Female, 60 days of life.

“Female, 60 days of life.”

That became her name for a week.

After an exhausting week of having four of my six daughters sicker than anything, and urgent care visit after urgent care visit (five in one week), little to no sleep for me and everyone helping me, it then became her turn.

One week after one of the most joyful moments of her life, her blessing day, fear enveloped me as never before had I seen any of my babies so sick.

During what I hoped would be a routine urgent care visit: antibiotics, maybe some shots like her sister had needed, she plummeted into an illness that still won’t let her go just yet, a week later.

After getting no sleep for most of the week, and zero sleep the night before, the ambulance ride was dizzying.  Helping to load my tiny baby onto a gurney that engulfed her was absolutely gut-wrenching.

The next few hours, I was in full battle mode:

You better believe I’m riding along.
No way are you putting unhumidified oxygen on my baby.
I don’t care if you want me to leave, I’m staying and holding her.
Insisting there is something more wrong, when the nurses don’t see it at first.

She became, “Previously healthy female, 60 days of life.”  I must have heard it a million times.  She got too bad too fast for her name to be of any consequence.

I wanted to scream.  “There’s more to her than that.  She’s not just ’60 days of life,’ she’s my entire life.  She is everything to me.  She is my daughter, my baby, my gift from God.  She’s my assurance that everything will be okay.”  

When they had to bump up her oxygen to ten times what she had been admitted at, and still no improvement, it became apparent that she would have to be admitted to ICU.  She went into respiratory distress, and my heart began to be torn out.

Everything I was praying wouldn’t happen was happening.

When I entered the ICU, I saw it on every face.  She was really in trouble.  Her little eyes pleaded with mine for help.  The doctor told me she would give her one hour, and if she couldn’t improve with the forced air and continued deep suction, she would be intubated.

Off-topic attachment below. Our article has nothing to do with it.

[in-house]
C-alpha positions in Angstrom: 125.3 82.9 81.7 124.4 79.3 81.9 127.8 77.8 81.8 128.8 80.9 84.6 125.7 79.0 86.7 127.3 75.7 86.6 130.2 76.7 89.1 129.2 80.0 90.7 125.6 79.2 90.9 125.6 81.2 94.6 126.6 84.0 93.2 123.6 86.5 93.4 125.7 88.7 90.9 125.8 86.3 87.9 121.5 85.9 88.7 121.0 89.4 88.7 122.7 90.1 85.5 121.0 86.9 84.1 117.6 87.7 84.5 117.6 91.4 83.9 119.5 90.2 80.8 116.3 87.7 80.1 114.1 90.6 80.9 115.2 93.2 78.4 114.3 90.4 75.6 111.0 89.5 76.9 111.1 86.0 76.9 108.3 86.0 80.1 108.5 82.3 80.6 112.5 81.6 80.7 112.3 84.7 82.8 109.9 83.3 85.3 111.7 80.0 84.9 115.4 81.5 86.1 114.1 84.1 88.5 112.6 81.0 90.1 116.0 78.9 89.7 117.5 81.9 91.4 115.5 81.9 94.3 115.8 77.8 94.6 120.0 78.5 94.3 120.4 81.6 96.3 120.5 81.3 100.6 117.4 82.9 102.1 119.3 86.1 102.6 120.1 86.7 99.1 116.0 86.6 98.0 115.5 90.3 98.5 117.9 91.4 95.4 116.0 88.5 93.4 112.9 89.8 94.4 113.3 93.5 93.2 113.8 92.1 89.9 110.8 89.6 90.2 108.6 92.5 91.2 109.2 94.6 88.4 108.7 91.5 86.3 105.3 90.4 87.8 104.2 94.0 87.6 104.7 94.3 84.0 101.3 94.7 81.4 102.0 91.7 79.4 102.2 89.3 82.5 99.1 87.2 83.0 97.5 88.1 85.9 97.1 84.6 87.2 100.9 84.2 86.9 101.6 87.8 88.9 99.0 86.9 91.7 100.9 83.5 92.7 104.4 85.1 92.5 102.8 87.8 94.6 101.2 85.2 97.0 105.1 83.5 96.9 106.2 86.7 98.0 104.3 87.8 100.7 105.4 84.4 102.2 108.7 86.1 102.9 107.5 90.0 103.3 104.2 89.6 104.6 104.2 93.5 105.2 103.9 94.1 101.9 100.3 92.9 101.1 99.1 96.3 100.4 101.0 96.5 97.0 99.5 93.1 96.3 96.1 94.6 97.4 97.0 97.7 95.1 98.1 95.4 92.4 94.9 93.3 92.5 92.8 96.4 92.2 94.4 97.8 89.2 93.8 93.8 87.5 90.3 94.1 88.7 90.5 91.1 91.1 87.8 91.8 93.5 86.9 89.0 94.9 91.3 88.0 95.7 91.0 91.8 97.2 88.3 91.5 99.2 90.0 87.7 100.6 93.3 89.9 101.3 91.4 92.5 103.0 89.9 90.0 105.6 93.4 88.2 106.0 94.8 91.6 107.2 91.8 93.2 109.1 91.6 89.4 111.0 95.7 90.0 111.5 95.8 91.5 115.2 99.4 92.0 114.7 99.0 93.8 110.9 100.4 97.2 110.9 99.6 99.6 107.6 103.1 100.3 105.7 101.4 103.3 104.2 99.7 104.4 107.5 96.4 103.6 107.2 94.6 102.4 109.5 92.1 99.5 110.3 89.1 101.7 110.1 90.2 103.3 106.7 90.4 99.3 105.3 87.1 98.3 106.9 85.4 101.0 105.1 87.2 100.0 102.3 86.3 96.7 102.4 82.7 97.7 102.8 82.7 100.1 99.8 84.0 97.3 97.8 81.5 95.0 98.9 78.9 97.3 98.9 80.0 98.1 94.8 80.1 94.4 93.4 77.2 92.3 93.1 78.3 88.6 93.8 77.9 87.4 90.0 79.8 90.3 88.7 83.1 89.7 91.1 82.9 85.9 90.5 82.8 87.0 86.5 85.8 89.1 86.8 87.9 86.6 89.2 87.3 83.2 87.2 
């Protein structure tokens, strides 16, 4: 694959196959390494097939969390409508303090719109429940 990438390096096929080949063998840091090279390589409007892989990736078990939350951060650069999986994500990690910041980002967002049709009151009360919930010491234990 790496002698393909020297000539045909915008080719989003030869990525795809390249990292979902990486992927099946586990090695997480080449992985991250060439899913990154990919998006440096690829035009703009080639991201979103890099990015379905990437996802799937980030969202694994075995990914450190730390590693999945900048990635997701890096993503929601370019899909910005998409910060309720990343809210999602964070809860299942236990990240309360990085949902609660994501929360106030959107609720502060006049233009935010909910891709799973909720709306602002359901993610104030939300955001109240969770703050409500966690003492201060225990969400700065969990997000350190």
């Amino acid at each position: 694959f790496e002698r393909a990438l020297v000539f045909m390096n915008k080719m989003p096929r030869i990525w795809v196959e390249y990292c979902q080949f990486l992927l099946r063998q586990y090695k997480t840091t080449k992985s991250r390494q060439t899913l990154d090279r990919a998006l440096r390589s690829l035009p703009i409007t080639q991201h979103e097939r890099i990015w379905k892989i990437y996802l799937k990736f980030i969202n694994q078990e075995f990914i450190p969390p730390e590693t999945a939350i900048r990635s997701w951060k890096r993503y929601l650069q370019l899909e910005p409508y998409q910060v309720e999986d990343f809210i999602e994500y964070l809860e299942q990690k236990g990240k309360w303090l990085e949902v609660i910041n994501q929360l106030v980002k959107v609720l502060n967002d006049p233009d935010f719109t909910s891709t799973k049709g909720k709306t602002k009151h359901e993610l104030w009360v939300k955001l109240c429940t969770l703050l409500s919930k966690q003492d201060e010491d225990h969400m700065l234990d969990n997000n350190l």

Her eyes pleaded with mine, and my heart pleaded with God.  I prayed harder than I have ever prayed in my entire life.  I couldn’t stand the thought of that happening to my tiny baby.

I called Matt and asked him to pray.

Literally 5 minutes before her “deadline” was up, her little body improved just enough to keep the tube out.  I have never been so grateful.

For the next two days in ICU, I felt like I was being taught by a loving Father.  If my heart swelled with all the love and compassion in the world for my child when she looked at me with those eyes, I could only imagine the infinite love He had in His heart for me and for her, both His children, both looking to Him in distress.  I knew He was there, and somehow I knew I could trust Him, and that brought me immense peace.

She usually couldn’t rest unless she was in contact with me somehow.  She was so afraid.  I felt the same.

There were so many close calls…she was so close to being put on a ventilator several times.  I became desperate for help and started to post updates on facebook and text friends and family, begging people to pray for her.  The response was absolutely humbling.  I felt so much love and faith pouring into that tiny corner of NICU, all for my sweet baby.